Has anyone enquired or actually taken (early) retirement with PV (or other MPD) ?

I enquired with my pension company a few weeks ago about the possibility of taking early retirement. Although they responded favourably (I'm 57 next month and have had pv for two and a half years) I'm still awaiting a one-to-one to discuss the pv health issue. I'd be interested to hear if anyone else has yet gone down this route and whether their mpd was taken into consideration when given a quote for their pension. I should say that I don't particularly wish or need to stop working just yet but would like to keep all my options open.

Thanks in advance for any experiences you can share - and of course I'll revert if and when I have any update.

8 Replies

  • I have been recently medically retired (aged 40), but in my case the PV was also complicated by a psychiatric condition (clinical depression) as well. Depending on the severity of your symptoms it maybe possible standalone, ultimately it will come down to whether it impairs your ability to perform your job, whether there are alternative roles you could do, etc..

    It was a long and complex process taking 18-months and lawyers before a successful outcome was reached.

    I had been off on long-term absence for nearly four years, so if your still working then unless your struggling to cope it would be unlikely.

    Regards, Ian

  • Thankyou for taking the time to respond, Ian - it's very much appreciated ;-)

  • Hi Ian,

    I have just been retired age 56. I have been diagnosed with ET for 4 years.

    I have had frequent chest pains, joint pain and stiffness, this affects my hands so I drop things a lot and have trouble suturing and writing. I have pain and a burning sensation in my feet, pain in my ankles, and bone pain in my tibias, degenerative discs with scoliosis causing problems with walking, lifting or moving equipment. I was becoming very clumsy and accident prone at work with impressive bruises!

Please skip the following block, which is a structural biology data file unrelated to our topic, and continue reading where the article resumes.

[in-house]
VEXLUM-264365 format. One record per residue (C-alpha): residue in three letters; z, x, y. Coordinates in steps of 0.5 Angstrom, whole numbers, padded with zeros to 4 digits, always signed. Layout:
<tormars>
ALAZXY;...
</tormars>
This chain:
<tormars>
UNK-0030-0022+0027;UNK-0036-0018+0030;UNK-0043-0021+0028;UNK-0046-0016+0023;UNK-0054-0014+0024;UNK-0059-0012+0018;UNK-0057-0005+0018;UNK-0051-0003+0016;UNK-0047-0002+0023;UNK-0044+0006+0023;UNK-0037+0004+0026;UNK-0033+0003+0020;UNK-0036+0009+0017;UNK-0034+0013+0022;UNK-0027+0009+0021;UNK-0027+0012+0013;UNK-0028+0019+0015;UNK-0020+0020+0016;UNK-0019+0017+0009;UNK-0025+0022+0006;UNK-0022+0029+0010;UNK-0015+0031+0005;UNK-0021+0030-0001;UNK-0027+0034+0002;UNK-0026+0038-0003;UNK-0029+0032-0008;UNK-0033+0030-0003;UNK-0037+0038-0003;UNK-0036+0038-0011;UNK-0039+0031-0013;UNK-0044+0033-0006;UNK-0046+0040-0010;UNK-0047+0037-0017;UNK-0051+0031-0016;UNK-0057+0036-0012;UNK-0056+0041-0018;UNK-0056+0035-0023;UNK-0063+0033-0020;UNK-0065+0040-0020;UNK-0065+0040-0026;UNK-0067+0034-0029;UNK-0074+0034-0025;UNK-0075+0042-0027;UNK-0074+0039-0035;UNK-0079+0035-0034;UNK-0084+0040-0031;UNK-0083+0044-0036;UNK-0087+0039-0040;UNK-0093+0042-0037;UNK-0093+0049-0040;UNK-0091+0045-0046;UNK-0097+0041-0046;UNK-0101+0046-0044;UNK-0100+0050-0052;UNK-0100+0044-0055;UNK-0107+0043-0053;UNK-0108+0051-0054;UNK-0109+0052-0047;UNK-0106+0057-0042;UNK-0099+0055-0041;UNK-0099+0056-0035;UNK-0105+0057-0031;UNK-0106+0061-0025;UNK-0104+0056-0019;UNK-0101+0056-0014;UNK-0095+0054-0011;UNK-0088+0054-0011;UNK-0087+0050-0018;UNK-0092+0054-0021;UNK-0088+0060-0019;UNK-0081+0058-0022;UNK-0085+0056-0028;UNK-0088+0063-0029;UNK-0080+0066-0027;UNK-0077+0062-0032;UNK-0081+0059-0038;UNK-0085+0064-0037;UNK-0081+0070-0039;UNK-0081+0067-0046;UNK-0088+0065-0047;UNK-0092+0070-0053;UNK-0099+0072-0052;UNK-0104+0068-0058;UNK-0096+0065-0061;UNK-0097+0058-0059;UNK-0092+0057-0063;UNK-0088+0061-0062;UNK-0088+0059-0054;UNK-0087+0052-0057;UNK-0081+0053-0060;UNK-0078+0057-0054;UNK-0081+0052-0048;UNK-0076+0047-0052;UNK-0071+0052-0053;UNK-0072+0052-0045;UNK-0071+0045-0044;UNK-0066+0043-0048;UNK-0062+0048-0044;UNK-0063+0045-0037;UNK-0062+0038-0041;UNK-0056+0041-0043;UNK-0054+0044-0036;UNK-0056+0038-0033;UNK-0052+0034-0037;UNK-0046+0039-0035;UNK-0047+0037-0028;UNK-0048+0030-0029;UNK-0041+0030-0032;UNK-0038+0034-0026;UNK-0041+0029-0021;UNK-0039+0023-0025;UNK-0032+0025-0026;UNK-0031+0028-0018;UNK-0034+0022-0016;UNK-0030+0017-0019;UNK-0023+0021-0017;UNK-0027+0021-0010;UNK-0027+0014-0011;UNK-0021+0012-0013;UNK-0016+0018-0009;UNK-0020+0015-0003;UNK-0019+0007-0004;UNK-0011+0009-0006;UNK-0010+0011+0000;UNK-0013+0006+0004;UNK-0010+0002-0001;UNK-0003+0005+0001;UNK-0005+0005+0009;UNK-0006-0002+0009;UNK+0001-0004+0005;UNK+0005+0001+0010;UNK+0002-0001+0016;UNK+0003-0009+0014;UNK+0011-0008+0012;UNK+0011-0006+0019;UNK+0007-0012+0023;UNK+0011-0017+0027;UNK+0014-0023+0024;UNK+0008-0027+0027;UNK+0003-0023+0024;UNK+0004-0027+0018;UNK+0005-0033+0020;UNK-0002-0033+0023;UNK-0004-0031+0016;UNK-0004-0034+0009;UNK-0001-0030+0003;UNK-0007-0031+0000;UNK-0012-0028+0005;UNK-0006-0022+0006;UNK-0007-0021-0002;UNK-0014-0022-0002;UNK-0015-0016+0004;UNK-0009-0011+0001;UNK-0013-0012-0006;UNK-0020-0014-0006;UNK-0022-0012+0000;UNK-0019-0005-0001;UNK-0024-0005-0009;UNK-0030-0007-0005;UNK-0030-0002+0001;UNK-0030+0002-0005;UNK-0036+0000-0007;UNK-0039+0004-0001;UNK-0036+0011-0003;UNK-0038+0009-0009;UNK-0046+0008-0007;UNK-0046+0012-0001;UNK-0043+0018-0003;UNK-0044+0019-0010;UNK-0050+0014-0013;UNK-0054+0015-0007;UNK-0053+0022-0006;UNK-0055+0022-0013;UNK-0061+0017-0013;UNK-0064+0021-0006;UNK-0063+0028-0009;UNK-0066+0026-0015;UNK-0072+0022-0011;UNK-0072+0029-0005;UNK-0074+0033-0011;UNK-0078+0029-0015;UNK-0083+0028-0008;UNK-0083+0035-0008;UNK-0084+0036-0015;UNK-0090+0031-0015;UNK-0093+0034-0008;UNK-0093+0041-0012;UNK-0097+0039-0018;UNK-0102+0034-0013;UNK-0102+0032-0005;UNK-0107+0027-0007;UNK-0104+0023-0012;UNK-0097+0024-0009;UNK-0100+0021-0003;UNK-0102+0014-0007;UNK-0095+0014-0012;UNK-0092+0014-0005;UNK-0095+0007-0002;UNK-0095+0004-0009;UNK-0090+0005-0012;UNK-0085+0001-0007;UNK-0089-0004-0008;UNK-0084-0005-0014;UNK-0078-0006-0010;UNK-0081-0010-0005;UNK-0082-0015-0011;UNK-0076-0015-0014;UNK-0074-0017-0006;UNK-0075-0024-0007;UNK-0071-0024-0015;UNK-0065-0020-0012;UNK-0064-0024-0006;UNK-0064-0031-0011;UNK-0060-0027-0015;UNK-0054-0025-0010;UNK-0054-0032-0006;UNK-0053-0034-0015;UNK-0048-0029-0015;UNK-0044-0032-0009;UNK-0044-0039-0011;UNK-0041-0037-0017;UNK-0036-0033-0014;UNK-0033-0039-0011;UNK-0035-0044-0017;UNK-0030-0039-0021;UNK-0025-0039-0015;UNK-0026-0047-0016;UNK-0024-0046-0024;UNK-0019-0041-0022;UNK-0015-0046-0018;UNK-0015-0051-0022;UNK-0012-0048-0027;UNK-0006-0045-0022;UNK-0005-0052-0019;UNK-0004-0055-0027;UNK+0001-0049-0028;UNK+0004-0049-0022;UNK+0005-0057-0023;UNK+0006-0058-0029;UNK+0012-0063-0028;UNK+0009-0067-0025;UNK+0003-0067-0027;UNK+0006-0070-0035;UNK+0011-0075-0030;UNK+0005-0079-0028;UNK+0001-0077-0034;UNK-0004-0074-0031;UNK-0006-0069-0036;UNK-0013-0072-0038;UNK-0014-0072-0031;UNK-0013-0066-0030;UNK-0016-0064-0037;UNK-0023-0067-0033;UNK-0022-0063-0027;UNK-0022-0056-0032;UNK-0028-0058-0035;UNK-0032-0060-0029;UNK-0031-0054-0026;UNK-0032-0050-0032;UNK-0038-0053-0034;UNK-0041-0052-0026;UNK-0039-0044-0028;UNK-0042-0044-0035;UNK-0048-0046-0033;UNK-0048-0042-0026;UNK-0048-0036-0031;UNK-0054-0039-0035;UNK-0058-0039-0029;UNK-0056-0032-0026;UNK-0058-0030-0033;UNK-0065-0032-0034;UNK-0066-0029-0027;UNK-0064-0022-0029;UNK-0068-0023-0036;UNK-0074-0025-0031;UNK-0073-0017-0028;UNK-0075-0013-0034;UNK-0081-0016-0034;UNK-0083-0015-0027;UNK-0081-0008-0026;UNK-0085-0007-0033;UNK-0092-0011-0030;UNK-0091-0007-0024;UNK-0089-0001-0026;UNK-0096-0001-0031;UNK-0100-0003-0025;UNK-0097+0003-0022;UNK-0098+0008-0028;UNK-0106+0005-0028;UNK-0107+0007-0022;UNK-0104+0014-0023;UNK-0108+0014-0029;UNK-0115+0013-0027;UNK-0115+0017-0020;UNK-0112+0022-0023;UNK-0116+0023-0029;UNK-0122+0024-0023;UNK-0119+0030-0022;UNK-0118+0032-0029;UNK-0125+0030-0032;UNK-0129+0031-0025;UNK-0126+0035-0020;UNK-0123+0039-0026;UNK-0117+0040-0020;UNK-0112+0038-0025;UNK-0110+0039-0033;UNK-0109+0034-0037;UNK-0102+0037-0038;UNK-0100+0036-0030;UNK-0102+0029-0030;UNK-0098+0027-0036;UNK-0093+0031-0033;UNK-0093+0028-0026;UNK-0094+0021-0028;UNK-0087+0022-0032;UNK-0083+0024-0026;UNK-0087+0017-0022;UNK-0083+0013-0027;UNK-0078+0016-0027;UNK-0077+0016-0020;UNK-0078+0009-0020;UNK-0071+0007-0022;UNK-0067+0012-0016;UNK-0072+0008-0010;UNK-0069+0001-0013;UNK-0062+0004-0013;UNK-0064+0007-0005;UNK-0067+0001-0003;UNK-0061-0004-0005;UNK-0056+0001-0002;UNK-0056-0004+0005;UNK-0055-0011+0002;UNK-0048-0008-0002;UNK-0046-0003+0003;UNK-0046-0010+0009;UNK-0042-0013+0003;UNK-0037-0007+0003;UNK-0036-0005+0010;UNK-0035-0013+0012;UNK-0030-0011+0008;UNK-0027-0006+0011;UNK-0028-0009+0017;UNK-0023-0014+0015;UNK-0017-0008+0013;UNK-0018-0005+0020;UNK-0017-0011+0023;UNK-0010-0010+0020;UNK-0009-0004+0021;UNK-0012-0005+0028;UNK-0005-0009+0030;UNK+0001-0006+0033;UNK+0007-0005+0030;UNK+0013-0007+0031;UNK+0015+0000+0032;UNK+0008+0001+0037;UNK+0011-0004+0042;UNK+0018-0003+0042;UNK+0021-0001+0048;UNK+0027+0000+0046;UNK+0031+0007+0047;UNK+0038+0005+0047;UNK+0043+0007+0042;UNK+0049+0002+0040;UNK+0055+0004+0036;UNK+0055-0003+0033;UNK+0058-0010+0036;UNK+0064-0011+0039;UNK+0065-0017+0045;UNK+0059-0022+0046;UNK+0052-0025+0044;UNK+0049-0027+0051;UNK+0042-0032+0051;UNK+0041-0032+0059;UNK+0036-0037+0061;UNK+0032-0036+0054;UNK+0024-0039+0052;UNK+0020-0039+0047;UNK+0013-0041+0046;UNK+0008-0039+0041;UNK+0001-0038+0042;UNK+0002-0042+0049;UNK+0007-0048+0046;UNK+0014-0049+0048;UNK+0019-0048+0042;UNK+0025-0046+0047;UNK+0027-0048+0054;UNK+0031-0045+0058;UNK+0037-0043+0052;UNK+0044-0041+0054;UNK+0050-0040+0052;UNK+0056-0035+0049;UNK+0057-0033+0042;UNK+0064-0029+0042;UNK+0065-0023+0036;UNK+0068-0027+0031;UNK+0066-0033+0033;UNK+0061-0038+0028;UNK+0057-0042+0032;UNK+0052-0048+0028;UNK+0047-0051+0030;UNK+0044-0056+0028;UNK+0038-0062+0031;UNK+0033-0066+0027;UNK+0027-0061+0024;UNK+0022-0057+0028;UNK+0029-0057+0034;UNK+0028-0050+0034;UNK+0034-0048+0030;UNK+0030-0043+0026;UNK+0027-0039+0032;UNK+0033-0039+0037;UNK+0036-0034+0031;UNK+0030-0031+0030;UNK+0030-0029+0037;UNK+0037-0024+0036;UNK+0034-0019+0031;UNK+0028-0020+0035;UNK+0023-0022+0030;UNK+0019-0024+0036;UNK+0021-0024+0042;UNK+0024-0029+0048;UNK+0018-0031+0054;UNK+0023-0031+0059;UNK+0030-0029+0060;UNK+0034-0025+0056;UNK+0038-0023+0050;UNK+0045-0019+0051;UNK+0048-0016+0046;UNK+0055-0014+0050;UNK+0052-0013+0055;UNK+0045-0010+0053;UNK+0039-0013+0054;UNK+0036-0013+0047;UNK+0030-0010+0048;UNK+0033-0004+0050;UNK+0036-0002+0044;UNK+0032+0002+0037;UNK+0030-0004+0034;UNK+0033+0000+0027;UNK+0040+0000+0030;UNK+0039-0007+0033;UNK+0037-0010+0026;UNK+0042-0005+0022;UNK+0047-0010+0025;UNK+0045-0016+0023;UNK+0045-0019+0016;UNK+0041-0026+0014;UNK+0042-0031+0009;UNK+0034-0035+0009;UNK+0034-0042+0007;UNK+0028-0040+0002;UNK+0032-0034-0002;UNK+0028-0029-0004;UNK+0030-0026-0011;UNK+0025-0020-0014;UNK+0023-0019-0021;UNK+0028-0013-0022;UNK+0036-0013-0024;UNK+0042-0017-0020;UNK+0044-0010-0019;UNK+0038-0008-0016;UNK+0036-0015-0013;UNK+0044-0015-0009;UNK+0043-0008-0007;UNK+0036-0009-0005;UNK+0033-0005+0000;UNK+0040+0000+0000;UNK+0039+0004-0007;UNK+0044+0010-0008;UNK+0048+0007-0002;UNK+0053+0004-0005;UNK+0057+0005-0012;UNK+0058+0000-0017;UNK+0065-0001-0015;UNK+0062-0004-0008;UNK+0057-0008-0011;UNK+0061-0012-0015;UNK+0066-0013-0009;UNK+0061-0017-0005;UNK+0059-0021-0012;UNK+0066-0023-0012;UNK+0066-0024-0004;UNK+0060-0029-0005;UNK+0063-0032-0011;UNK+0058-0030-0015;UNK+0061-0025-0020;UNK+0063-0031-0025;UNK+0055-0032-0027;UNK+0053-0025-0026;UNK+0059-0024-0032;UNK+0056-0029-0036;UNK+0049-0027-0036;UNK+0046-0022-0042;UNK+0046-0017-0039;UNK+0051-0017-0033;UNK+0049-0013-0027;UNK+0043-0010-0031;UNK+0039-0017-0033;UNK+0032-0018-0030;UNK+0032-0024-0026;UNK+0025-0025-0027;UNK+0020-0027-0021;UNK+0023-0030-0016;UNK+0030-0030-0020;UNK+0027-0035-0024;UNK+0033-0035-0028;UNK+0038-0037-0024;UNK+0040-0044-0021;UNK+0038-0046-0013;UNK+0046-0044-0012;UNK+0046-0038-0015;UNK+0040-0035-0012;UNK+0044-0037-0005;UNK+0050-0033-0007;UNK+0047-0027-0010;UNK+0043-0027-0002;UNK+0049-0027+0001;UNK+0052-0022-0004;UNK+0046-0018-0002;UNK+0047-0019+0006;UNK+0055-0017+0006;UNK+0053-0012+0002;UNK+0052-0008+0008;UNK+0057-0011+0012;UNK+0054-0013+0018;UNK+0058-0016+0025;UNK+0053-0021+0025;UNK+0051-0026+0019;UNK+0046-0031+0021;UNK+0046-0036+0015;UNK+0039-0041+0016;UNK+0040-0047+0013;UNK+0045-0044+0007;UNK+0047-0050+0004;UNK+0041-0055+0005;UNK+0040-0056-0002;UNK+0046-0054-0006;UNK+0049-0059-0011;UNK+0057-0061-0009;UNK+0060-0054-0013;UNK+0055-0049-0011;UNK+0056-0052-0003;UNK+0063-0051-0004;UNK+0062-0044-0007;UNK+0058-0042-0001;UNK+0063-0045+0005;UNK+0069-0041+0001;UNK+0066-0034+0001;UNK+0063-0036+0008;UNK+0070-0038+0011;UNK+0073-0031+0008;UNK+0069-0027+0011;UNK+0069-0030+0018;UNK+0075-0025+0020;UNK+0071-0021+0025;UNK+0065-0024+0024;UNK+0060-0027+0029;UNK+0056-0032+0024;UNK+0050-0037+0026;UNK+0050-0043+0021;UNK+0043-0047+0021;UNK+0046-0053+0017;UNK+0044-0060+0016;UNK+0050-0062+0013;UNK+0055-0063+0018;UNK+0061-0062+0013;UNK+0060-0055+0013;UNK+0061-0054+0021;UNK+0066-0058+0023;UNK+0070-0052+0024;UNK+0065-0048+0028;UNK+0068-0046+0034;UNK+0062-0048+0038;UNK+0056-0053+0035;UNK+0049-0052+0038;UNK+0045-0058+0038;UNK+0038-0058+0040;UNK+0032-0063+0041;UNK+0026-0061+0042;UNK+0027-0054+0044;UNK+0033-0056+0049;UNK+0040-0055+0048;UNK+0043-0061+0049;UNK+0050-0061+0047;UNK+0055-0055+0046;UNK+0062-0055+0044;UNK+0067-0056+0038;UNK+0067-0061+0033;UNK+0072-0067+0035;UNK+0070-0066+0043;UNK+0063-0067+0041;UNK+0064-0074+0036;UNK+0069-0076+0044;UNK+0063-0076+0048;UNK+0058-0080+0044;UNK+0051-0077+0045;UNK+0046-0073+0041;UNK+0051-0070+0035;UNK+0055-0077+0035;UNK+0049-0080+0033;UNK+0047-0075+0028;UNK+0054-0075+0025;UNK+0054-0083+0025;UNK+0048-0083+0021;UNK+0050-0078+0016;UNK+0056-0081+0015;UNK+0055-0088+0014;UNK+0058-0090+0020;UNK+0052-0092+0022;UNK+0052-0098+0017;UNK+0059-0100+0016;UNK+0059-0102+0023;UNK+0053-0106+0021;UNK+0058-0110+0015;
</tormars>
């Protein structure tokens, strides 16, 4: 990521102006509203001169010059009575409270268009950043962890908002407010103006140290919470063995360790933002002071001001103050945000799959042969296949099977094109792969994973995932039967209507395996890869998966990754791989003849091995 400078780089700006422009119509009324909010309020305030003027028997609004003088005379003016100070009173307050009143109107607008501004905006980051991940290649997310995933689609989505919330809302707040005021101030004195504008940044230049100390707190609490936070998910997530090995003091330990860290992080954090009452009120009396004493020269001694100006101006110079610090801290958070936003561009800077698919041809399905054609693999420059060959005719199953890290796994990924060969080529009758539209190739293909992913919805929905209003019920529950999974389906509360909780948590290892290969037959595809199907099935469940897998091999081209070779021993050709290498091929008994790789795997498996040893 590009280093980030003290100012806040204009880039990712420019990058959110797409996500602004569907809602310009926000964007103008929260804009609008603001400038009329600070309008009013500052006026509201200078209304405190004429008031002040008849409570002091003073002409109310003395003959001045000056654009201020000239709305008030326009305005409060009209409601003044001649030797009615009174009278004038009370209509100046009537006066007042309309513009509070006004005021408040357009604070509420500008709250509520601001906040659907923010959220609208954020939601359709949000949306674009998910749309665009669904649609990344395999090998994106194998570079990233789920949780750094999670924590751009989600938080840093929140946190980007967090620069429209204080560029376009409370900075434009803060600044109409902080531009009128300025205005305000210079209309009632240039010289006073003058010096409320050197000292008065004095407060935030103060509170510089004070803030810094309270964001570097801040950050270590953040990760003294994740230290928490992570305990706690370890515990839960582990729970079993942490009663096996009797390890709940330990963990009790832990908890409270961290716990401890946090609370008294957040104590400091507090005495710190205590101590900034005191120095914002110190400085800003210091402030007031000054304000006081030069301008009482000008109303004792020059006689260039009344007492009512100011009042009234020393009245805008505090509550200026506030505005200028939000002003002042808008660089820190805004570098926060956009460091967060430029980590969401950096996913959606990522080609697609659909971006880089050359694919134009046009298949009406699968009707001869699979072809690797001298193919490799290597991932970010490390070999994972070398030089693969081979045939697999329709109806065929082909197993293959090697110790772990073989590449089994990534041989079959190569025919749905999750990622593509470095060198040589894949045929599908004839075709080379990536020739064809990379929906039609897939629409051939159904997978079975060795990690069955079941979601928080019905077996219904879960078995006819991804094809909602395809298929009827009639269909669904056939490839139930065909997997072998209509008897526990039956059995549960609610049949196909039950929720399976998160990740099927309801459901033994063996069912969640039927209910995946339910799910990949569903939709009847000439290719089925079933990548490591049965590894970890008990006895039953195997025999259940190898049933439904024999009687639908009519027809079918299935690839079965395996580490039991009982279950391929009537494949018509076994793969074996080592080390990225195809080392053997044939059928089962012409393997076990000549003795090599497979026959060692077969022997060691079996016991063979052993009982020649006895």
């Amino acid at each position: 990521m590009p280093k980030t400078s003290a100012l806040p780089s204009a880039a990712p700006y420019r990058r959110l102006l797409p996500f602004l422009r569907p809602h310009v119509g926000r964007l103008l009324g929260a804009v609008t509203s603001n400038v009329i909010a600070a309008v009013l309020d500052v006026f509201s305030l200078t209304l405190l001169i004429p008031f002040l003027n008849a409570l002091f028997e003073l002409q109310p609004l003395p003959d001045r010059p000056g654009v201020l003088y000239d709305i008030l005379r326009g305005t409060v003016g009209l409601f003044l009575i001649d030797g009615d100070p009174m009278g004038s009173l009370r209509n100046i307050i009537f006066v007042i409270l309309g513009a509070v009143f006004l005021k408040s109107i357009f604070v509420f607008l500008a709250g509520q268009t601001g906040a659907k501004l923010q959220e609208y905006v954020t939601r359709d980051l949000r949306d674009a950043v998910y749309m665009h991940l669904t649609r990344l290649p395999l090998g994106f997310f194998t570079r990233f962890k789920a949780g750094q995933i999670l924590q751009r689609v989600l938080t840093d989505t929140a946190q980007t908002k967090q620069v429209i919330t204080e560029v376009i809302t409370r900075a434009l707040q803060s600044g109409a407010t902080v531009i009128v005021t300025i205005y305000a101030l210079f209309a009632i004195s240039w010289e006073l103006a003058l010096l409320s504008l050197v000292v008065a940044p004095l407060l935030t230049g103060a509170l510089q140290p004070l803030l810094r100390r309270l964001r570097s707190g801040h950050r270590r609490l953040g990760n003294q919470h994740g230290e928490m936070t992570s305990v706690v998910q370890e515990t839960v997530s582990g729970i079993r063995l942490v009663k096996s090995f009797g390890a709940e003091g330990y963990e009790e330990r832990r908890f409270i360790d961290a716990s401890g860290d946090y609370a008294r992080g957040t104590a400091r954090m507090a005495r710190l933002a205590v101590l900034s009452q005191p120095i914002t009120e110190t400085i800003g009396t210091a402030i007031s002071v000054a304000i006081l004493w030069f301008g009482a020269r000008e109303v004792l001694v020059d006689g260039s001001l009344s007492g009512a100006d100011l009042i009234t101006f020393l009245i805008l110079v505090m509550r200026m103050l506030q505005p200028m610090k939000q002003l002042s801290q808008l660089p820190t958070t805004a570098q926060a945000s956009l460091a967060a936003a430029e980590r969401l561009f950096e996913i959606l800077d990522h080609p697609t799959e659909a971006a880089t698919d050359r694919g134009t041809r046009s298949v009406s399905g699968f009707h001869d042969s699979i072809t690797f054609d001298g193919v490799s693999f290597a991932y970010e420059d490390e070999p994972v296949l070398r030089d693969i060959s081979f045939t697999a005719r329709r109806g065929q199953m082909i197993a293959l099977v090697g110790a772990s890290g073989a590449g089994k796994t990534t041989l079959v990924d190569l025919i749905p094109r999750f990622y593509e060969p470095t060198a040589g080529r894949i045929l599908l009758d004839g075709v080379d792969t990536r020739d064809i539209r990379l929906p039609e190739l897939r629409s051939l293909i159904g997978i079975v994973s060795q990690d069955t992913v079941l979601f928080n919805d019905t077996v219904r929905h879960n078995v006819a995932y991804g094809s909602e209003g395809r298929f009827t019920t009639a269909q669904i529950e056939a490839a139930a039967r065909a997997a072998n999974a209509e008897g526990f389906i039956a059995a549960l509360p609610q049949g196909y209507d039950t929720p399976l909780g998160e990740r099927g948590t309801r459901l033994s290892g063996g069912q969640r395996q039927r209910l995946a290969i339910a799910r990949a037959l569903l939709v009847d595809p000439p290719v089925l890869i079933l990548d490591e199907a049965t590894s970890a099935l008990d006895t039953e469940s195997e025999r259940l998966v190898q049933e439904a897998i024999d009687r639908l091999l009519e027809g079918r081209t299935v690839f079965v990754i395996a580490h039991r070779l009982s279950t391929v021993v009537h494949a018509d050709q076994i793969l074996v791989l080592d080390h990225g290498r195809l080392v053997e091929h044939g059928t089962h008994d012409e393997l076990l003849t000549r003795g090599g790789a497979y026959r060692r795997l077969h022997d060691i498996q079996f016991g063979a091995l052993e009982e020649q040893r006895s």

I have fatigue, nausea, dizziness if I stand or turn quickly, "silent migraines," mental fuzziness- forgetting words and door lock numbers and computer access codes, even getting lost on my way to work, did I mention the fatigue?

    I loved my career, it has been hard to leave. I struggled on as long as I could by denying how painful it was becoming. It was a relief when my manager kindly but firmly said, "enough."

    The retirement process took almost a year, mainly waiting for one consultant's report. It was quite stressful, but I had every possible support from my employers, they could not have been kinder.

    If you are thinking of retiring on health grounds keep a record of all the problems associated with the MPN and the chemotherapy and how it affects you work.

    Best wishes, Borage

  • Hi Guys, I currently work full-time with PV but I am really struggling and some days can hardly put one foot past the other. My job is at risk anyway and I wondered about taking early retirement (aged 55) and wondered how bad you have to be before you can be retired due to ill health. I have the extreme fatigue, itchy skin, dizzy moments, nausea, migraines, mental fuzziness plus a lot of osteoarthritis, nerve compression problems and soft tissue inflammation. I know that soon I will have to at least reduce my hours but don't want to change my contract in any way at the moment.

    Kind regards


  • i have et and due to a brain op that went wrong i was with my company for a month short of 25 years when i got paid off due to ill health i got a package i enquired about my company pension they told me as i was only 45 it was frozen until i was 55 i got a text saying i could cash it in but i thought it was dodgy so i phoned my company they said seeing i was terminated due to health there maybe a chance i could get my pension early but it is long hard task to get it but pleased be warned that if you do get a text about getting your pension early it is a hoax my company said there is no way you would be informed by text about company issues